FIG. 16 is a top view of a blade holder for receiving the blade of FIG. 15.
FIG. 1 shows a top view of a blade incorporating features of the invention. As shown in FIG. 1, the blade 10, in a preferred embodiment fabricated of a flat surgical steel about 0.01 inches thick, is in the shape of a triangle with a forward portion 12 beveled to a sharp edge 13. The various triangular embodiments have a forward portion from about 0.45 to about 0.53 inches in width. The triangular blade has a dimension from the forward portion 12 to the point 18 from about 0.27 to about 0.32 inches. The two side edges 14, 16 of the blade meet at a point 18 spaced from the front edge 12. Extending from each of the side edges 14, 16 are extensions 20, 22, generally in the plane of the blade. In the embodiment shown in the figures, the extensions 20, 22 are circular in shape, the circular extensions intersecting the first and second side edges 14, 16 of the blade. In a preferred construction, the circular extension 20, 22 have at least about 180° of the circumference extending from the blade. FIGS. 1 and 9 have about 270° of the circumference in the extension while the remaining 90° constitutes the intersection of the extensions 20, 22 with the blade side edges 14, 16.
In order to adapt the various blades 10 to operate with the various different microkeratomes the blade is generally attached to a holder to form a blade assembly, the holder being designed to receive a drive mechanism. FIGS. 2, 3 and 4 show a side, top and bottom view of a first embodiment of the blade of FIG. 1 attached to a blade holder 24 to form a blade assembly 26. The blade holder is typically formed of a machined or molded plastic material. As best shown in FIG. 4 and the variation of FIG. 10, the bottom surface 28 of the blade holder 24 has an indented blade receiving portion 25 with raised areas 27 on either side of the indented area sized and shaped to receive the extensions 20, 22 as well as a portion of the blade itself. A circular extension 20, 22 extending more than 180° in arc is preferred as this provides a self centering function when the blade is attached to the blade 24 holder by various assembly techniques. The blade 10 is retained in the indented blade receiving portion 25 in the blade holder 24 by an adhesive, cold staking, heat staking, over moldings, or snap (detent) fit means. Snap (dent) fittings utilizes a receiving portion with an angled edges 60 as shown in FIG. 12. Alternatively, a preformed blade 10 may be molded into the plastic blade holder 24 when it is formed. Also, the bottom surface of the blade holder 24 is at an angle to the plane of the top surface, typically 10° to 45°, so that the blade rests at a desired angle to horizontal when placed in the microkeratome. Alternatively, a separate bottom (not shown) can be applied to the blade holder 24 to sandwich the blade 10 between the holder 24 and the bottom cover.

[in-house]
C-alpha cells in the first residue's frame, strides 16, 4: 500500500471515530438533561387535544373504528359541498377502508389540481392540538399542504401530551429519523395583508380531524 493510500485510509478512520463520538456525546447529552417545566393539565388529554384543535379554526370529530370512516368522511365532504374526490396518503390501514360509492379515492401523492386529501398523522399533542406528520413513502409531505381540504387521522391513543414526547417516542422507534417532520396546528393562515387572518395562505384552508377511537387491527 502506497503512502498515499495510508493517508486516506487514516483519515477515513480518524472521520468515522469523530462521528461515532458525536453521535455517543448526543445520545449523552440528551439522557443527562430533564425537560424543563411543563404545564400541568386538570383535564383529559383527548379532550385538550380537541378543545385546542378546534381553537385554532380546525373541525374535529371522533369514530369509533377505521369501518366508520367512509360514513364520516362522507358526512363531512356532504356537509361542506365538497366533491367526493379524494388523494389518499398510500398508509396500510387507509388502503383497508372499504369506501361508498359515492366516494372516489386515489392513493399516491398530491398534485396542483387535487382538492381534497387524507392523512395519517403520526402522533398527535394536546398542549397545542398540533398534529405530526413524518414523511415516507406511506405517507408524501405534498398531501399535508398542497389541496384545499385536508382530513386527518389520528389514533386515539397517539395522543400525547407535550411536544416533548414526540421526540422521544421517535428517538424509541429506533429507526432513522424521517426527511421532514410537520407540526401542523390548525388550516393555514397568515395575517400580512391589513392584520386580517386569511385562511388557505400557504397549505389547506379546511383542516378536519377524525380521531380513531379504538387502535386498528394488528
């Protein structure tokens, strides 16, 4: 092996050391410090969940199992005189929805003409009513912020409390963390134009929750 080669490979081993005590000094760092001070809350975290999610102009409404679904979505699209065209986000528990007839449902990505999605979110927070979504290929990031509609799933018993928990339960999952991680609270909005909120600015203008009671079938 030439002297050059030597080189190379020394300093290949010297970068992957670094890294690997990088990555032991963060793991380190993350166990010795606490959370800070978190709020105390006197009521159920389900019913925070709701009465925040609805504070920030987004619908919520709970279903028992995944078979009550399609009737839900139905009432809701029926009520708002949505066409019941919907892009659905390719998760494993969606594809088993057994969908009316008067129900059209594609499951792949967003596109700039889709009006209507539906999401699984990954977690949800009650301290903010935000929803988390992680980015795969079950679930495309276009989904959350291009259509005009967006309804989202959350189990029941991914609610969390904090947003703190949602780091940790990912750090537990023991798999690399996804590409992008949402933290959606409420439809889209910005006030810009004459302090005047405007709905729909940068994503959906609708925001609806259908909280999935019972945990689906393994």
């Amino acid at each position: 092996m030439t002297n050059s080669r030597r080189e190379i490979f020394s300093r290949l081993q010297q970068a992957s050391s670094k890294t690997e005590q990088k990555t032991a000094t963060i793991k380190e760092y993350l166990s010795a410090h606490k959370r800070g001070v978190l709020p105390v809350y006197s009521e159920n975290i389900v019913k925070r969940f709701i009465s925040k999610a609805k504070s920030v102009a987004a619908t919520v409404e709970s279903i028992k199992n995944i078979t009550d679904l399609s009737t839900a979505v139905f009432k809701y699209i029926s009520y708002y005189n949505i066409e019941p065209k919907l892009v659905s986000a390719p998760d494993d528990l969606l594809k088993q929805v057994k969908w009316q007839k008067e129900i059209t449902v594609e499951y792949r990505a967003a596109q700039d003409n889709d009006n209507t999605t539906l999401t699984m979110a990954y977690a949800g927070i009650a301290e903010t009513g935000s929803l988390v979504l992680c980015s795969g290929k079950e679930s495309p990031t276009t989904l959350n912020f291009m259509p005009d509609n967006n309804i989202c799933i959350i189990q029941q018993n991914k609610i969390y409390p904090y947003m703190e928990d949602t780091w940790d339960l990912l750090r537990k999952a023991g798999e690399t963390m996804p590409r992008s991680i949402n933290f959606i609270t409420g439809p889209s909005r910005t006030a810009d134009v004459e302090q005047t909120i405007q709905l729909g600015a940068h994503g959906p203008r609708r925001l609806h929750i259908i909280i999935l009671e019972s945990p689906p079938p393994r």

As shown in FIG. 3, the blade holder 24 has a non-circular aperture 30 in the top thereof to receive a drive mechanism 50. Typically, as shown in several of the patents cited above and incorporated herein by reference, the drive mechanism 50 is a rod offset mounted on a rotating shaft. The rod has a diameter substantially the same as the width of the aperture 30. Rotation of the shaft causes the rod to rotate in a circular path, which in turn causes lateral oscillation of the blade assembly in the microkeratome. This oscillating motion is intended to improve the quality of the cut made by the sharp edge 13 of the blade 10. In this instance, the drive mechanism 50 enters the aperture 30 in a substantially vertical manner but at an angle to the plane of the blade. This embodiment is designed for use in a microtome manufactured by Bausch & Lomb and referred to as the HANSATOME™.
FIGS. 5 and 6 are to a second embodiment of the blade assembly which incorporates the blade 10 of FIG. 1 with a different designed blade holder 40 for use in the C-B™ microkeratome manufactured by Moria. This blade assembly also receives a substantially vertical drive mechanism 50. However, because the aperture 30 can be a slot or oval, the blade assembly can receive a drive mechanism 50 mounted in other than a vertical manner and still function in substantially the same manner.
FIGS. 7 and 8 show a third embodiment designed to receive a drive from other than the vertical. The drive 50 may in fact be parallel to the plane of the blade, as shown in some of the above referenced patents. In such an instance, the blade may be held in the keratome at an angle to the vertical, or horizontal. Like components are numbered the same as in the prior figures.
A variation of the blade of FIG. 1 and the holder of FIGS. 2-4 is shown in FIGS. 9-11. In this variation the holder 24 has holes 44 therethrough. While the hole 44 has been shown as round, any shape hole can be used. The purpose of the hole 44 in the holder 24 is to assure proper alignment of the holder 24 on a machining fixture (not shown) when the holder 24 is positioned or refixtured for the machining of the indented blade receiving portion 25. This assures proper location or registration of the blade with the slot 30 in the assembled product.